"Those records are very influential to me, personally," says Collins, 45, who currently resides in Brooklyn. "Depending on the song, they're not totally removed from rock music." Cybertron's "Cosmic Cars" and "Alleys of Your Mind," he explains, "we're the easiest to turn into rock records. They're essentially rock. The deeper we got, the more complicated it became."

Collins says something like Inner City's "Good Life" was "a song I always wanted to cover," with the Dirtbombs' treatment culled from a few of the myriad remixes available online. Aztec Mystic's "Jaguar" and Derrick May's "Strings of Life," however, "were impossible. While we can totally say we did the recording live (in the studio) for this song or that song, there's no way those songs could be considered live in any way."

Collins laughs as he recalls that a film crew was in the studio to document the session for "Strings of Life," which the Dirtbombs had saved for last because it was proving to be the most difficult of the songs.

"I'm sweating bullets thinking, 'Oh my God...They're waiting for me to do something. I don't know the first thing I'm gonna do with this,' " he says. "I had to come up with an idea right there, so I figured, 'The hell with it. I'll take this bit and put it here, and this bit and put it there. Let's start working and just forget about the cameras,' and it all worked out."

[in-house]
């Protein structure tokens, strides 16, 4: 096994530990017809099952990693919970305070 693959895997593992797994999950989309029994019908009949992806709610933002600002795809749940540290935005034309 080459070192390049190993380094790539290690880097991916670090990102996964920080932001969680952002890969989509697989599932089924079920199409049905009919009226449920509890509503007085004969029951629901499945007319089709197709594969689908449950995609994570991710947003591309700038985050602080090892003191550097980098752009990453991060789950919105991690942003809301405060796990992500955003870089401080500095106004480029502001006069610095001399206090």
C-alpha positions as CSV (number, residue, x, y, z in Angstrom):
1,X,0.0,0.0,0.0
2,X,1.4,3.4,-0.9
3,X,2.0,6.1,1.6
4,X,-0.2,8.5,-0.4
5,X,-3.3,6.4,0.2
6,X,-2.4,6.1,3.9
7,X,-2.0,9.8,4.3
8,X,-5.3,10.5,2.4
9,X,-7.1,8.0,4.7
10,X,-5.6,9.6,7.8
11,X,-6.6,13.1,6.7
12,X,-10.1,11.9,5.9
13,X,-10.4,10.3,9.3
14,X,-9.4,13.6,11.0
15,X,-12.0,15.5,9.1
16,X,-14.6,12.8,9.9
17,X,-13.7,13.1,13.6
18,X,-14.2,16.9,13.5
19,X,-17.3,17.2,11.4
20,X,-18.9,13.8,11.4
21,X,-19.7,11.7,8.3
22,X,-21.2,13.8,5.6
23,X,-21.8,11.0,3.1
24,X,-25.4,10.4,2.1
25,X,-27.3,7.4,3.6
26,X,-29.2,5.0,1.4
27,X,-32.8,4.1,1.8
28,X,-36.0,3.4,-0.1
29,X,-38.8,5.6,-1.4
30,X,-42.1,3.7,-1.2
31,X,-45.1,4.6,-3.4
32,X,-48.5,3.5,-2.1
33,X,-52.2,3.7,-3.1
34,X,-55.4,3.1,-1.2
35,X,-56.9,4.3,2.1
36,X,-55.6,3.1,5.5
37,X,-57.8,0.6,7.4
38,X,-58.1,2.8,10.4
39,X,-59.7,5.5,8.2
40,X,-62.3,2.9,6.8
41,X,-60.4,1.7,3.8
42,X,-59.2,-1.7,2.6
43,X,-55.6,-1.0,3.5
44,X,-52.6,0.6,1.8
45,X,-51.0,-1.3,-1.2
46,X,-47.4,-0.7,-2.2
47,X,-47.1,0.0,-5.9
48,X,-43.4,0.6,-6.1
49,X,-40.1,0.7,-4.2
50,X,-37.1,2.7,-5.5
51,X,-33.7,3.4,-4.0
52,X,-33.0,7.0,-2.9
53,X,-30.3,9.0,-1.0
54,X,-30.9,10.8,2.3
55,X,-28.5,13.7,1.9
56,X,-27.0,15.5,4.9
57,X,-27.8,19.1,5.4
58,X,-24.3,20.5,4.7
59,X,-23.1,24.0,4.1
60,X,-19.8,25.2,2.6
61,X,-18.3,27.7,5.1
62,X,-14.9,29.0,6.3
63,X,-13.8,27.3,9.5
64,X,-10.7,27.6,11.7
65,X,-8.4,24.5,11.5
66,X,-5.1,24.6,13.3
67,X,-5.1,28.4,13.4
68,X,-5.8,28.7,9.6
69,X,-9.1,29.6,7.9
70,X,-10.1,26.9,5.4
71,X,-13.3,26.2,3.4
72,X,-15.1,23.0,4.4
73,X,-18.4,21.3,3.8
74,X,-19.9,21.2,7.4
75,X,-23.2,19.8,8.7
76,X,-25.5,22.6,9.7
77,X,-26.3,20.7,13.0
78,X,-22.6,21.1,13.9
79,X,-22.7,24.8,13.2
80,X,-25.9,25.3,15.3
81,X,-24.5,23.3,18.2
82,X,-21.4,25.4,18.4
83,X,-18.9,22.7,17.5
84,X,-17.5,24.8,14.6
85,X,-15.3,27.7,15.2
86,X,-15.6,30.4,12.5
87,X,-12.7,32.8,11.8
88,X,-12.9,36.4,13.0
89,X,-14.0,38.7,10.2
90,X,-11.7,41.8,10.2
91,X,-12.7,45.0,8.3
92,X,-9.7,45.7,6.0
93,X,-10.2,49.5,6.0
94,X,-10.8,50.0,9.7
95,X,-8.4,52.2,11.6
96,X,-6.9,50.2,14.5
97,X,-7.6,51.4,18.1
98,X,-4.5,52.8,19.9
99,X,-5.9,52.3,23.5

Collins and the rest of the band have been gratified by the reception for the album, with Craig's participation being "like, the ultimate validation." Movement's Flask, meanwhile, recalls listening to "Party Store" with Detroit techno legend and Cybertron founder Juan Atkins; "He was listening to 'Cosmic Cars' and he was totally rockin' out to it. He loved it, thought it was amazing. After seeing his reaction, we decided to get (the band) for the festival."

Don't look for a "Party Store" sequel, however -- at least not any time soon. Collins and the Dirtbombs, who return to town July 16 at Detroit's Magic Stick, are already at work on their next album, which he describes as "classic bubblegum, the Dirtbombs as the Archies kind of thing." And he's not sure the techno well runs deep enough for a second collection, anyway.